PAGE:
September and the End to End back on the Island. I can't leave my personal best at 7 hours and 2 minutes. I'll be back, all things permitting, to knock that 2 minutes 51 secs off.

        A week later though will be the National 50k championships in Northampton, an Olympic qualifying race again, and one in which my coach has got me down as a 4h 50m hopeful. Damn him, give me a target like that and I want to go out and beat it! 3 months of speed work and chuck off a few more pounds to see where it gets me. I was speaking to Michael George on the ferry after the parish and he indicated that he might be going as well, so one friendly face there, although he's much quicker than me so maybe not good news. never mind, it's the taking part that counts. 

      Then the Northern winter 10k series, and before you know it, it'll be the parish again. At the moment, yes, I'll be there, possibly for the last time as rearranging work time takes it's toll on ordinary family committments, but then again, you can never tell.

       Final tips for future Parish walkers?

       You don't really need to walk over 20 miles in training, but if you do, just make the 20 miles you eventually do in training count. Cardio, good, hill climbing, good. Start on the winter leagues wherever you are in the UK. pick up speed on the short races and it'll help in the longer ones. If you enjoy the 10k walks, join a club. Race walking clubs have races for any age, any level. You'll get fit, make friends and have something to do on the occasional sunday morning.

       For the Parish walkers who got blisters, do an occasional barefoot walking session. Smooth tarmac, without stones or glass, ten minutes at first, land on the heel and roll through the foot. It toughens up the soles without taking out essential oils. If you feel comfortable, move onto running. I suffered no blisters whatsoever this year when it seemed everyone had at least the odd small blister popping up here and there. And, as I can tell from experience, after walking for thirty minutes barefoot, when you put your shoes back on it's like walking on a bed of cotton wool!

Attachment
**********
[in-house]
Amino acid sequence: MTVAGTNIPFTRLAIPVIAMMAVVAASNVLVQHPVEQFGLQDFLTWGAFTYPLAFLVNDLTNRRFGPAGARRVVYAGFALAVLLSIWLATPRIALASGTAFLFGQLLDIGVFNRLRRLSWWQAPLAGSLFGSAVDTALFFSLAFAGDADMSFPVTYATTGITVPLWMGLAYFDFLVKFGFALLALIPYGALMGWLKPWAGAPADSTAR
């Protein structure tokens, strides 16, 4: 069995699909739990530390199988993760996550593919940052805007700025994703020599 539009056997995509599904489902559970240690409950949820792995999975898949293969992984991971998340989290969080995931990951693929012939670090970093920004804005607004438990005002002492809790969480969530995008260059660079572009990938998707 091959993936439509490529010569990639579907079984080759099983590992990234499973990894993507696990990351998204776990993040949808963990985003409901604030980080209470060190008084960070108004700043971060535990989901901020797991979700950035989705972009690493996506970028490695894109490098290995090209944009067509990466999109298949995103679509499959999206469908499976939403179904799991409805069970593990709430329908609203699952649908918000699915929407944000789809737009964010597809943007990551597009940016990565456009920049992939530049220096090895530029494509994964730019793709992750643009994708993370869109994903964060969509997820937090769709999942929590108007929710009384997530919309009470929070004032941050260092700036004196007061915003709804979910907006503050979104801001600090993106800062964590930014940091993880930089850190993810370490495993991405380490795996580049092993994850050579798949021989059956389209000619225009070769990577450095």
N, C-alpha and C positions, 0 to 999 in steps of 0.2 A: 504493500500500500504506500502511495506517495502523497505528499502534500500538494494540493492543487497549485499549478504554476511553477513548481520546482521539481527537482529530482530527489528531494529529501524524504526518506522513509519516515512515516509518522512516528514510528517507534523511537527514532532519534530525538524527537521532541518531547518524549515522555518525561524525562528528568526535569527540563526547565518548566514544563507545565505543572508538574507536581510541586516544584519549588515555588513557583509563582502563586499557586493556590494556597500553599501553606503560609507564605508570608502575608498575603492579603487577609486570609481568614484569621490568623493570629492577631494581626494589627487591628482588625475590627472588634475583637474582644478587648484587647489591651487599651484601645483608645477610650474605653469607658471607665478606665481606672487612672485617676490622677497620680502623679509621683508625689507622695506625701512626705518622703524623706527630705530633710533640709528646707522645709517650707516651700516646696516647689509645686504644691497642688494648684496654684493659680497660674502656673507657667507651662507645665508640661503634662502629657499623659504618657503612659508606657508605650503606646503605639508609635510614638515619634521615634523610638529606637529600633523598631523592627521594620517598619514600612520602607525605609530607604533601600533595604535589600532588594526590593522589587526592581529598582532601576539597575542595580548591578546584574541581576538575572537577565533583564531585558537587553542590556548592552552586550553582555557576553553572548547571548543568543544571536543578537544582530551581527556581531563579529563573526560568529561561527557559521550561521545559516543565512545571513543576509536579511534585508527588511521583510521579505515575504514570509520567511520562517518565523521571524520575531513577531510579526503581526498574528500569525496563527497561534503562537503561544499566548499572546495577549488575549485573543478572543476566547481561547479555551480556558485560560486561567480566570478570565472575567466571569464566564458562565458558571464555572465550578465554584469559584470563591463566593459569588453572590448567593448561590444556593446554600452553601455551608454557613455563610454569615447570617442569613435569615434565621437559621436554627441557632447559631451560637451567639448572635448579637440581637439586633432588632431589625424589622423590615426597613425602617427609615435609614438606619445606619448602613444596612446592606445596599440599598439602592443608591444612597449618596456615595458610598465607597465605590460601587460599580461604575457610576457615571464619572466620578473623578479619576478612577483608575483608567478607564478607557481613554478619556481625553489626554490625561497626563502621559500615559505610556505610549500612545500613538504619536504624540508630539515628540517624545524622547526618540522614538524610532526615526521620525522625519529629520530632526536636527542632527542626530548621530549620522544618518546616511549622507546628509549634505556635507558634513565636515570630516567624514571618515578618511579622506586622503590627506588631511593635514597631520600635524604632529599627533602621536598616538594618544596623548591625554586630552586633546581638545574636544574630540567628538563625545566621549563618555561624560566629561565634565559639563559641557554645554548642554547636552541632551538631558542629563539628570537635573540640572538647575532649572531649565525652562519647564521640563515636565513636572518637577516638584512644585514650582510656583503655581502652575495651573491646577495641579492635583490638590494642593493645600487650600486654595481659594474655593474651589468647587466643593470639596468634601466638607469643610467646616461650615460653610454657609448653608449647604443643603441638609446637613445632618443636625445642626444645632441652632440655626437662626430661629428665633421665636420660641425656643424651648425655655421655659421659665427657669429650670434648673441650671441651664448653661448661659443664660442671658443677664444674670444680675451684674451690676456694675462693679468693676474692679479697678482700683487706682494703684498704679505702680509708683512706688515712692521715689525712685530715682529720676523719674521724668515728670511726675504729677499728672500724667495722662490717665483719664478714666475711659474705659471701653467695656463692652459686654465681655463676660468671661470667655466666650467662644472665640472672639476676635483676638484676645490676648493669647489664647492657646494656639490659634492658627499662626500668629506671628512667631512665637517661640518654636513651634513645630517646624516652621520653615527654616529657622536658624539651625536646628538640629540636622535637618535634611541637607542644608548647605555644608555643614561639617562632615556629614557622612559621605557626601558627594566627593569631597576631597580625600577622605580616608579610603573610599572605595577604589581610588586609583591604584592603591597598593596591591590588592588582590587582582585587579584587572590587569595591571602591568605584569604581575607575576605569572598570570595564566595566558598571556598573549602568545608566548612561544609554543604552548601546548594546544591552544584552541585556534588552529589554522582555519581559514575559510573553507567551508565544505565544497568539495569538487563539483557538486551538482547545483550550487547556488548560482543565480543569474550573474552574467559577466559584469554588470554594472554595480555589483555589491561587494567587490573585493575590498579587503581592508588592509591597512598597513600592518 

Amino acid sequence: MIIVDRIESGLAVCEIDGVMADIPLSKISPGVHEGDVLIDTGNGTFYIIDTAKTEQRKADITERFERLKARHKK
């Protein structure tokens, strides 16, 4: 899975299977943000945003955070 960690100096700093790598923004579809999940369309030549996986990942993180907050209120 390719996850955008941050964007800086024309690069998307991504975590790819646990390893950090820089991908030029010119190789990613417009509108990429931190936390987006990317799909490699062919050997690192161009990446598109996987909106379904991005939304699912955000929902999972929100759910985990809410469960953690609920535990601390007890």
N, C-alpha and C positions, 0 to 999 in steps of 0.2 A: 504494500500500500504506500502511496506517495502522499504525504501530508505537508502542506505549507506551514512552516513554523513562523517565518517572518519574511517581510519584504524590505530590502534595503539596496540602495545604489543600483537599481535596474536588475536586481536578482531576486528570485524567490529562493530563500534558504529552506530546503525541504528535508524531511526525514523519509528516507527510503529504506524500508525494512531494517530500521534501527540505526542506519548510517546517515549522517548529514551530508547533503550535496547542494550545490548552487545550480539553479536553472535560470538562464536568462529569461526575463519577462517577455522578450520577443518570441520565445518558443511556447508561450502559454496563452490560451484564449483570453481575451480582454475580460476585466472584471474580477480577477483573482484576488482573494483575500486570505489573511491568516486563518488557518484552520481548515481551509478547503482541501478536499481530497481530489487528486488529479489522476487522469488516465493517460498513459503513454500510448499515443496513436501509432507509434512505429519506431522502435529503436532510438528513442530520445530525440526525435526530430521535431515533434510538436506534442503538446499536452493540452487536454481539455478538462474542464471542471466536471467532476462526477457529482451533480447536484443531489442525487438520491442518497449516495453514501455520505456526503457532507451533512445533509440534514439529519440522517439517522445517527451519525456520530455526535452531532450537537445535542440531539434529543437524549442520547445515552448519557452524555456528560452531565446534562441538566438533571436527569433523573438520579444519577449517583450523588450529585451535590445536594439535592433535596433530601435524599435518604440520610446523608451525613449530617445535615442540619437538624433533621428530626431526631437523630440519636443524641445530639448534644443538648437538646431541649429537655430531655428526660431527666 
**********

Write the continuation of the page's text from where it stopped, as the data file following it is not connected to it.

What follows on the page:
One thing I forget every year, layers on as soon as it starts to get dark. You don't feel the cold as you are experiencing a gradual drop in temperature as the sun drops, but you'll soon start to feel it as your cooling muscles start to cramp up! Pauline has to dress me every year, forcing me to put layers on. It's worth it in the end, don't leave it too late. Your Support crew will feel it best when they get out of a warm car, so leave the judgement to them.

     Well, I can't think of anything else, although I'm still getting e-mails so something might crop up. I'm rearranging this blog into chapters and adding lots of hindsight, consulting experts and shuffling bits and pieces to try and get a decent training manual out before christmas. Proceeds to Macmillan Cancer Support, and hopefully a good training manual for future endurance events. I've still lots more to add and lots to correct, but a training plan explained while it's taking place might help others in future.

      Once again, if anyone has any tips, advice, stories or anecdotes about their parish, please feel free to contact me on

              richardspenceley@btinternet.com

      Hope you have a Happy Tynwald day, see you later, somewhere on the start line of a race walk somewhere, all being well.


Support crew, Will and Pauline, Dad, (80 years young, planning on next years Parish.. only joking!) and Helen, Douglas Prom, just before midnight (Yes!!!) Saturday, 25th June

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21:45 (just gone half past nine...)                                                                                                             

        Just clicked on the comment below, it's inundated with adverts for a sri lankan scaffolding firm. Why would a sri lankan firm want free advertising on an English/manx blog? Doesn't bother me, it's a little flattering because it must mean the blog is popular enough to want free advertising from. I don't know if all the links are safe though, so I don't recommend clicking on them. I might remove the comment later, right now it's nearly an anecdote.

Thanks.